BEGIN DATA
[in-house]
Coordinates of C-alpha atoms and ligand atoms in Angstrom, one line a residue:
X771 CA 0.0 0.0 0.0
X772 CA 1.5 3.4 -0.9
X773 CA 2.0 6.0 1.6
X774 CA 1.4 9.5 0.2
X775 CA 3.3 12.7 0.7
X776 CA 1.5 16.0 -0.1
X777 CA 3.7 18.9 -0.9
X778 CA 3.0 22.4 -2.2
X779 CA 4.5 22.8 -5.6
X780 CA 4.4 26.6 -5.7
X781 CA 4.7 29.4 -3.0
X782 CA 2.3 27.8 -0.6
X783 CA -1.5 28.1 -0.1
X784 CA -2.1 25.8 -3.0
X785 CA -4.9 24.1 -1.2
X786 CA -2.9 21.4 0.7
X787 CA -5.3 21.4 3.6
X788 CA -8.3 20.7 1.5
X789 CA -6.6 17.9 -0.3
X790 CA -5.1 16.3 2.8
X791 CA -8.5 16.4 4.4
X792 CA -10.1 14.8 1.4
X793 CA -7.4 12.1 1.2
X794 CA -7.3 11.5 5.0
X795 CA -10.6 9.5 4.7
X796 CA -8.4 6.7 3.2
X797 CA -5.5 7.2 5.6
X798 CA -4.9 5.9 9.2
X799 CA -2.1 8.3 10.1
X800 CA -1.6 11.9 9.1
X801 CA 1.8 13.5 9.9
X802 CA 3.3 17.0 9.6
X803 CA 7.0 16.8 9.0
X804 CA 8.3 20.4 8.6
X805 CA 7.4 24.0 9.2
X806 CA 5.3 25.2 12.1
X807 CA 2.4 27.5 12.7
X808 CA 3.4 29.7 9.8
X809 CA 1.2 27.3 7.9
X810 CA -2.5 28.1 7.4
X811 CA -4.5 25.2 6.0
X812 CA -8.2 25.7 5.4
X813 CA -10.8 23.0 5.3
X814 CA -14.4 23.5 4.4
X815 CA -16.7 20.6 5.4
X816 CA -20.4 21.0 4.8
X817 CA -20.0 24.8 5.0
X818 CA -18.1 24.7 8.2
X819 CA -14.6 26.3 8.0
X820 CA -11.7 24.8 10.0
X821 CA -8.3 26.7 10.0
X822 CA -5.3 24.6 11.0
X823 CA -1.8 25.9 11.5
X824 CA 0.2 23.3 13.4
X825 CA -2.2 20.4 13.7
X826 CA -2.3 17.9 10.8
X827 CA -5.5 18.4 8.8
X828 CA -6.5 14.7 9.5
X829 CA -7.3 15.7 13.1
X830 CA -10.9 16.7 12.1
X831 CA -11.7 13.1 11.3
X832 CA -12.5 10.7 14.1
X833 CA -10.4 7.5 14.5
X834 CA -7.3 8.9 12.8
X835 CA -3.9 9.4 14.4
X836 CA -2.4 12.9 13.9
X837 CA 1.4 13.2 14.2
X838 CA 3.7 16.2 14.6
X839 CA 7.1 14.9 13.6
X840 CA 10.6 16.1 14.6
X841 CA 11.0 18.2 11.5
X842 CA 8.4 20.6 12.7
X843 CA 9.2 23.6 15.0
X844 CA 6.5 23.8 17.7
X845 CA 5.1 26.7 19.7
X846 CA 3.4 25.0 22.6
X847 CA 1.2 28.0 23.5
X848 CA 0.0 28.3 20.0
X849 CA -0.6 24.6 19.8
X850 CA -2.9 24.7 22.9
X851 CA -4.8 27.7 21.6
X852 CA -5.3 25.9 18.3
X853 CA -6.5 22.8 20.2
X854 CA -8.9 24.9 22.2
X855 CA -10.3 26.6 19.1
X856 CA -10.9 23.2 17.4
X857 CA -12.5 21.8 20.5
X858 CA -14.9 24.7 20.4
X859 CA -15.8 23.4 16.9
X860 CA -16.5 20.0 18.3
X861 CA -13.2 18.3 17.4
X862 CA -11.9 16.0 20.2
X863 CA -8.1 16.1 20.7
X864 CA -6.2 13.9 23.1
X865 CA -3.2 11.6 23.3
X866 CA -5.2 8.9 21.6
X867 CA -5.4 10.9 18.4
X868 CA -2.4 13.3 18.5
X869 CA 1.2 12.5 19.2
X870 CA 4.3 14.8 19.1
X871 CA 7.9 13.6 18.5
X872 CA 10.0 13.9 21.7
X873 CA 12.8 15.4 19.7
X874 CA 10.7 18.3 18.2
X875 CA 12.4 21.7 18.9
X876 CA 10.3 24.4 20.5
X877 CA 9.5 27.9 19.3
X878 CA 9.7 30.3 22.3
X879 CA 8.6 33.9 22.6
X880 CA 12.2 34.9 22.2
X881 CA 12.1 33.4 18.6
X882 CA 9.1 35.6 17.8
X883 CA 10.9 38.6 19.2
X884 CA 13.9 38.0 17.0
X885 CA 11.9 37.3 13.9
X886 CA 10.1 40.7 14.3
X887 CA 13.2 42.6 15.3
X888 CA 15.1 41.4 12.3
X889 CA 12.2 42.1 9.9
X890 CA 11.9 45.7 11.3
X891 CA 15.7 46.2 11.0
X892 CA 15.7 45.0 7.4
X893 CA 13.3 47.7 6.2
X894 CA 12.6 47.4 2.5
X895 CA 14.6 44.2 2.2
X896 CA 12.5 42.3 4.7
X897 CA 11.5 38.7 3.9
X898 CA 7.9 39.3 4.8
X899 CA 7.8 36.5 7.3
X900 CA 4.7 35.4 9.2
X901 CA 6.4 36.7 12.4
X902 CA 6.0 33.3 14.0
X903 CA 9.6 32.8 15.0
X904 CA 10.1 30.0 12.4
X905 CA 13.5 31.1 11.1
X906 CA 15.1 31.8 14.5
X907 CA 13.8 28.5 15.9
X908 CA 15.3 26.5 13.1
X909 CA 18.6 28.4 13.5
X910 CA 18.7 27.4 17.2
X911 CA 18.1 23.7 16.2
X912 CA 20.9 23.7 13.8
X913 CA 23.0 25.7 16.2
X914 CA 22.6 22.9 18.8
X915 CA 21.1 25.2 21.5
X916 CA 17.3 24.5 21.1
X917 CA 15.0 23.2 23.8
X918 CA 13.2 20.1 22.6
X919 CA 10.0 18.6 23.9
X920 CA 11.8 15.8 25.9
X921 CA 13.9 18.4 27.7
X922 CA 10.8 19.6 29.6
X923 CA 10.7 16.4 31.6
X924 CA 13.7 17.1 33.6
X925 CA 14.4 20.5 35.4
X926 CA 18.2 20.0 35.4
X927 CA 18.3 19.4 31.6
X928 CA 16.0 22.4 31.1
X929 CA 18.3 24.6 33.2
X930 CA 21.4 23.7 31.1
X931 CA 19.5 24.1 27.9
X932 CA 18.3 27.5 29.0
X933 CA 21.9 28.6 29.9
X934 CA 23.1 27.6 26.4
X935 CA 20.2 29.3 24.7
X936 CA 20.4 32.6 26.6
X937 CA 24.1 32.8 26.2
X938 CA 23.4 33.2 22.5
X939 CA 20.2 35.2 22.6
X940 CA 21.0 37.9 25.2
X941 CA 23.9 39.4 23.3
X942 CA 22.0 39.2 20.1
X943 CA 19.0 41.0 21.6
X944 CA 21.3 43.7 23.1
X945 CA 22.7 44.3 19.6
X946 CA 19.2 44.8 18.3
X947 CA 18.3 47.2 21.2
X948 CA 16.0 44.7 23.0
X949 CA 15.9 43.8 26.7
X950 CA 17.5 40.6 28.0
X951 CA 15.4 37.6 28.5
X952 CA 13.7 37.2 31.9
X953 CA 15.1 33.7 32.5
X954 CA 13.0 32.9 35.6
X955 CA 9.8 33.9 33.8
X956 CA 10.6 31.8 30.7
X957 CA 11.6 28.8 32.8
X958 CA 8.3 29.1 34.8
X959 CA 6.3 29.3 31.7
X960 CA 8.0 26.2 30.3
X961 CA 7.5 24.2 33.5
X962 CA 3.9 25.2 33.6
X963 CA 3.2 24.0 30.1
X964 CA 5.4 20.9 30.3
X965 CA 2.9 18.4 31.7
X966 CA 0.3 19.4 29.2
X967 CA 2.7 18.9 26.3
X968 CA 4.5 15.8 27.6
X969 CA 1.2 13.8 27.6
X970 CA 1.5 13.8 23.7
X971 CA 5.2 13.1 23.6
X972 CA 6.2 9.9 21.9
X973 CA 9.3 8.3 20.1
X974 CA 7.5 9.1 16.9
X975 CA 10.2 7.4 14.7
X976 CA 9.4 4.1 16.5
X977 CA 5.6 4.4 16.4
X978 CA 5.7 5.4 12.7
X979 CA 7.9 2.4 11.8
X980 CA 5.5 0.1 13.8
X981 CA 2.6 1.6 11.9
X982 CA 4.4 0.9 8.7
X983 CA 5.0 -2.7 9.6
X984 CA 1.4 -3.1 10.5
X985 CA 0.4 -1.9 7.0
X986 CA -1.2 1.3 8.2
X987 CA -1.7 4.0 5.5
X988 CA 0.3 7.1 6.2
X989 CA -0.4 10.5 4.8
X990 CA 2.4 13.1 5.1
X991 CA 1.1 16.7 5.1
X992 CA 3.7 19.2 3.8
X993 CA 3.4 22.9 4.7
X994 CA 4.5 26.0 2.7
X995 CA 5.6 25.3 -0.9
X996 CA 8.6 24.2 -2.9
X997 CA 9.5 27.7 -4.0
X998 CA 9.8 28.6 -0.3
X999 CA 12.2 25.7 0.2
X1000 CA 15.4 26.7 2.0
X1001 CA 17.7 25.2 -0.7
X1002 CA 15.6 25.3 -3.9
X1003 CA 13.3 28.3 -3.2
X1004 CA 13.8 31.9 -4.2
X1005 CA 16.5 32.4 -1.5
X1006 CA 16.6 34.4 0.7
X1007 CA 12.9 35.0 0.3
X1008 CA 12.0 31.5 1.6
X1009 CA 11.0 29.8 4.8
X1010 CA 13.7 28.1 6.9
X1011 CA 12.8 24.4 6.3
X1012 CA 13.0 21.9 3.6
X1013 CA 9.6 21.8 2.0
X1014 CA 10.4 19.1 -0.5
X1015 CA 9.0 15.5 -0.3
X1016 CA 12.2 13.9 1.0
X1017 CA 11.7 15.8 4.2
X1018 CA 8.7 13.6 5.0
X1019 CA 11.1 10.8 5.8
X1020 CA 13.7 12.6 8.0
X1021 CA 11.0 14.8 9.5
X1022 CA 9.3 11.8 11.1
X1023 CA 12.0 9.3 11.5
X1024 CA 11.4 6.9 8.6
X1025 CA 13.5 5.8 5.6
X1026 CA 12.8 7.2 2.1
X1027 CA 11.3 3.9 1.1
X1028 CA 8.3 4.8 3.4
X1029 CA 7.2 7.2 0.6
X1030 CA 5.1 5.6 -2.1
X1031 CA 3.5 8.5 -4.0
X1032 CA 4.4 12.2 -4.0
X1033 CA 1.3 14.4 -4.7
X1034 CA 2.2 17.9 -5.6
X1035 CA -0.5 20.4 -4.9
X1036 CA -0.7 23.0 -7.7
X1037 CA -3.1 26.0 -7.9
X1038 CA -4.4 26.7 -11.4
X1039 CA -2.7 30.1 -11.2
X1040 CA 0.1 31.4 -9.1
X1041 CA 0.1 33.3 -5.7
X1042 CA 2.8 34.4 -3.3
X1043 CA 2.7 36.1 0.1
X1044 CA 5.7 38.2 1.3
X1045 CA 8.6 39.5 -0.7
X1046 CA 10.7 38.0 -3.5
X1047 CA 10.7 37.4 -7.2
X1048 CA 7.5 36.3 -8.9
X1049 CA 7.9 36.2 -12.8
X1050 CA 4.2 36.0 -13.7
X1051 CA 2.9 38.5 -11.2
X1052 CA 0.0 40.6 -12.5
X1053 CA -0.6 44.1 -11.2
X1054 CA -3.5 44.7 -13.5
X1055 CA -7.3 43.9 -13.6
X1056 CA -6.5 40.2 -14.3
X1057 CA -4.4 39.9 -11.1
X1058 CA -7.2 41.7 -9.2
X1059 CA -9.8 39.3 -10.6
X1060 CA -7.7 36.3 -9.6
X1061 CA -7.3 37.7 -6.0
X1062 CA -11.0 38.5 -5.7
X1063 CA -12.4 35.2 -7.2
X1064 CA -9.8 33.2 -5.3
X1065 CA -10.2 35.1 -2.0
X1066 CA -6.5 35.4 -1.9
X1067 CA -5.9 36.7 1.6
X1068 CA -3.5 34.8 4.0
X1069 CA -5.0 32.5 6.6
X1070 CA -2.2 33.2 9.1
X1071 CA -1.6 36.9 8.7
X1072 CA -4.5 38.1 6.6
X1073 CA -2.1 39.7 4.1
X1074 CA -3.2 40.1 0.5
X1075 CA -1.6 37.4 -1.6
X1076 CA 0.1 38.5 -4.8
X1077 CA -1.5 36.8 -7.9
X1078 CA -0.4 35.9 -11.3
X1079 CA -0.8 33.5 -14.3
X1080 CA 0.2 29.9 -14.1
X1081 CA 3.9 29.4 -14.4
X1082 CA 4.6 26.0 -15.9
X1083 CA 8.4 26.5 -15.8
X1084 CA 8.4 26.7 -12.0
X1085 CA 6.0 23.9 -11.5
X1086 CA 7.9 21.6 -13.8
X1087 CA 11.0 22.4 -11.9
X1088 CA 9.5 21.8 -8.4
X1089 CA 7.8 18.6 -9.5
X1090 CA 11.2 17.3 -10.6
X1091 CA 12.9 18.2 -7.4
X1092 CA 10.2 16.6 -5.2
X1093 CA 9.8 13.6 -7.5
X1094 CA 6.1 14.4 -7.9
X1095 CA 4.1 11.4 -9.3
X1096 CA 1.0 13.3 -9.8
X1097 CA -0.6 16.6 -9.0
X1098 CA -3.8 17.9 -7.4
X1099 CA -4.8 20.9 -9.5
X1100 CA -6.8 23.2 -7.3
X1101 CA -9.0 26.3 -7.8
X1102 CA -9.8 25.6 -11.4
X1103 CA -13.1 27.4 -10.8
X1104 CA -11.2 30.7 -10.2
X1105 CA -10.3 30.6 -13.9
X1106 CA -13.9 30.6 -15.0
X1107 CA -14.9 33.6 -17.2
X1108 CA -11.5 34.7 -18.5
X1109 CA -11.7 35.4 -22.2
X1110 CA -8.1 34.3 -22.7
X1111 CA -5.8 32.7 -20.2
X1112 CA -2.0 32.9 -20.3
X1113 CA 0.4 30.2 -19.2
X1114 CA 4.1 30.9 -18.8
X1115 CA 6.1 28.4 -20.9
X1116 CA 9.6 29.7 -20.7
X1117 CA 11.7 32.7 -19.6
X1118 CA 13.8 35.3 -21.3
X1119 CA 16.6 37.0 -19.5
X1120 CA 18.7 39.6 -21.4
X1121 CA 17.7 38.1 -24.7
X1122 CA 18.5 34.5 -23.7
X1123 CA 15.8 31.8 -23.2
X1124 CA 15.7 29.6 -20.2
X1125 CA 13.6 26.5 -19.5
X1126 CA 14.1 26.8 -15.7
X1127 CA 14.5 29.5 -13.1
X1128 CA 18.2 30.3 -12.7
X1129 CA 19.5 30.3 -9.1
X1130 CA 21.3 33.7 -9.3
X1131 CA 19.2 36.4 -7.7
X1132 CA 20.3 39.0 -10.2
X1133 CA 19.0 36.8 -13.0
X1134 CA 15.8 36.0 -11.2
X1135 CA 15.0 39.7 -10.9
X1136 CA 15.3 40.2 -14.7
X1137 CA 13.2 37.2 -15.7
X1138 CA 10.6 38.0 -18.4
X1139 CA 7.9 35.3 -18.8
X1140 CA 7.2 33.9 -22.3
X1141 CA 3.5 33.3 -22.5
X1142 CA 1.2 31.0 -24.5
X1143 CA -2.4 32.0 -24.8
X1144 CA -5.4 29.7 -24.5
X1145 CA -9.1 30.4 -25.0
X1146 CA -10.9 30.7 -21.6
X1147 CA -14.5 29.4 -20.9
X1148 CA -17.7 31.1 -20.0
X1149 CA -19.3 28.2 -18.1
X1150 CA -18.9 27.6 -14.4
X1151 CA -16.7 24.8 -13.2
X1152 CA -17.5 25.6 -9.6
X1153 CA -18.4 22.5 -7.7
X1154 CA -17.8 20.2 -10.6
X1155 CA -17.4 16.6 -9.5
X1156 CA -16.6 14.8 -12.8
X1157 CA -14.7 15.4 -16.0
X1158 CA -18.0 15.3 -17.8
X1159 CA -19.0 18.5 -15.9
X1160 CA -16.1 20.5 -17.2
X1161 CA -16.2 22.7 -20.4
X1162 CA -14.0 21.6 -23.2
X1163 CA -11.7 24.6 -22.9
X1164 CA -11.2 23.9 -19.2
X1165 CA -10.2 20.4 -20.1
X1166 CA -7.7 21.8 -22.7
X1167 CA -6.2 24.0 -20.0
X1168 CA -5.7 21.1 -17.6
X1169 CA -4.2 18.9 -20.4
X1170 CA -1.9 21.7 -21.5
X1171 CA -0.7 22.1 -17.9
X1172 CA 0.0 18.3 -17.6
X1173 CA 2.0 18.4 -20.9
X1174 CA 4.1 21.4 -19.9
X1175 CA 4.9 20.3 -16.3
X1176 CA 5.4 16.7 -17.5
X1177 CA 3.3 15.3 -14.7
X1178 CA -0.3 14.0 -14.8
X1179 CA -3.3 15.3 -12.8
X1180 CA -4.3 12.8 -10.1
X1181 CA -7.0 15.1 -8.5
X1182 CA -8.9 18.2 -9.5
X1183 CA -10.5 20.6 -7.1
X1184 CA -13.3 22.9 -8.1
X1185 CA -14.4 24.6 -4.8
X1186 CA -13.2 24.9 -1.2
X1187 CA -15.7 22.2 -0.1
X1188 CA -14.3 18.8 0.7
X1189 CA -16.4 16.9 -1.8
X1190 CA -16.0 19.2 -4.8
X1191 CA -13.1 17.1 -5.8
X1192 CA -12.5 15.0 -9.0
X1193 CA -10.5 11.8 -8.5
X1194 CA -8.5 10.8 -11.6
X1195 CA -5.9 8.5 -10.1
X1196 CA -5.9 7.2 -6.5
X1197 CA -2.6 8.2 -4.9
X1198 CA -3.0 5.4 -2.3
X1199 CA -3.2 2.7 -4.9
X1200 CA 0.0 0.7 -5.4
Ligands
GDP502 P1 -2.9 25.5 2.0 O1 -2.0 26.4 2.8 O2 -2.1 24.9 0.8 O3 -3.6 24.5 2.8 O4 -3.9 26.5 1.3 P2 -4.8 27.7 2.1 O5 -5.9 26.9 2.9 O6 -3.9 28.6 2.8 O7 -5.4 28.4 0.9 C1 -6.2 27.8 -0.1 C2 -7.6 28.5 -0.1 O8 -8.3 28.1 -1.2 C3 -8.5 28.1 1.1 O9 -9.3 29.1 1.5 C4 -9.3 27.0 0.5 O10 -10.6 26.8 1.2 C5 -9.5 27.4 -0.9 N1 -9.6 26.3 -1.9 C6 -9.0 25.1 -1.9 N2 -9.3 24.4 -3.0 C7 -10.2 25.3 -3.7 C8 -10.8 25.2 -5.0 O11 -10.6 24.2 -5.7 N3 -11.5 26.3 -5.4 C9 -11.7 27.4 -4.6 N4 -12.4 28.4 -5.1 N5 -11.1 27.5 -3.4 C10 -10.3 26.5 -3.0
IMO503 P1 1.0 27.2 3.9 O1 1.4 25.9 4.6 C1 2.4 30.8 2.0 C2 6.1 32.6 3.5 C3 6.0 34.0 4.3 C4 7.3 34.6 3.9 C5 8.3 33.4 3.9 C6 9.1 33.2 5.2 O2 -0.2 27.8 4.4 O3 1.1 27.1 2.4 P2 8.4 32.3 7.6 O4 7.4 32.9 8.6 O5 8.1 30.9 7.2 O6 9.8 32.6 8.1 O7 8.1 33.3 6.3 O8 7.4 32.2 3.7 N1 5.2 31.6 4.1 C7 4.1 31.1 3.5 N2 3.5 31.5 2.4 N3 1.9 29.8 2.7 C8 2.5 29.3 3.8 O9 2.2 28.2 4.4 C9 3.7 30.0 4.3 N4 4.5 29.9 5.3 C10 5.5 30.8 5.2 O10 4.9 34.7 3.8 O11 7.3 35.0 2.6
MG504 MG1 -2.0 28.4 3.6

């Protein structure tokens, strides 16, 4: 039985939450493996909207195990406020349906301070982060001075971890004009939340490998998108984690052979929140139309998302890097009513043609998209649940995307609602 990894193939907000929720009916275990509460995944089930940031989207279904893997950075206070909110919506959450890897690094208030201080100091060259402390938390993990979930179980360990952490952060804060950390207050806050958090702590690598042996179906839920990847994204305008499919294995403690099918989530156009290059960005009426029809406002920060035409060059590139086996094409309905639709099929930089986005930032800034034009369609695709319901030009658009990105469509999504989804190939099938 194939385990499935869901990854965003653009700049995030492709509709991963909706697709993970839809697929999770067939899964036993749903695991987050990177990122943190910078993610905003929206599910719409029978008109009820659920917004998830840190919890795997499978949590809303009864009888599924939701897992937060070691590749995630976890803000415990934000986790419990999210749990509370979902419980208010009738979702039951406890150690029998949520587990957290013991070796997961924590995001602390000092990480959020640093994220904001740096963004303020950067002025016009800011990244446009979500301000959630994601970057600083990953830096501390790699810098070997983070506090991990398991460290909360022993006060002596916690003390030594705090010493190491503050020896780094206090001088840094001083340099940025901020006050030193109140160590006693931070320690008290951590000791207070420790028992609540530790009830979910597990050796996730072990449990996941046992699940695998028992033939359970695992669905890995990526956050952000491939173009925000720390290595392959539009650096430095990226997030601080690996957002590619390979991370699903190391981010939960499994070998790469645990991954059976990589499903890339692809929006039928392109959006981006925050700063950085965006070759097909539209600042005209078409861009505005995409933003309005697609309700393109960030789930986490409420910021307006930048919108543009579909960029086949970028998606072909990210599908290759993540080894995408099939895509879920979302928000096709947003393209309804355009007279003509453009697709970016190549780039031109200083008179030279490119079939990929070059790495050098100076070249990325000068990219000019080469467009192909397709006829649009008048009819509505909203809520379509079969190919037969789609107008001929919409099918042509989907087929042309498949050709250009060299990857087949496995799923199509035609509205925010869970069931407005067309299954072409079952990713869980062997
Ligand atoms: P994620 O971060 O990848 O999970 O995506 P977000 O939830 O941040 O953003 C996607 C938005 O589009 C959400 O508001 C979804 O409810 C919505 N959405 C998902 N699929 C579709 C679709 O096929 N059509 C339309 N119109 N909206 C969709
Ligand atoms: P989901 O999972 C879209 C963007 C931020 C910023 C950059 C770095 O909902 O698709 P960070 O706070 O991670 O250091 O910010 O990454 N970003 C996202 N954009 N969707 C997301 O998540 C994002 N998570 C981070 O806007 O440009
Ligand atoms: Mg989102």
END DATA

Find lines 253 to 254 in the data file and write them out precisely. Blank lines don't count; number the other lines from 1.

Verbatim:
X1021 CA 11.0 14.8 9.5
X1022 CA 9.3 11.8 11.1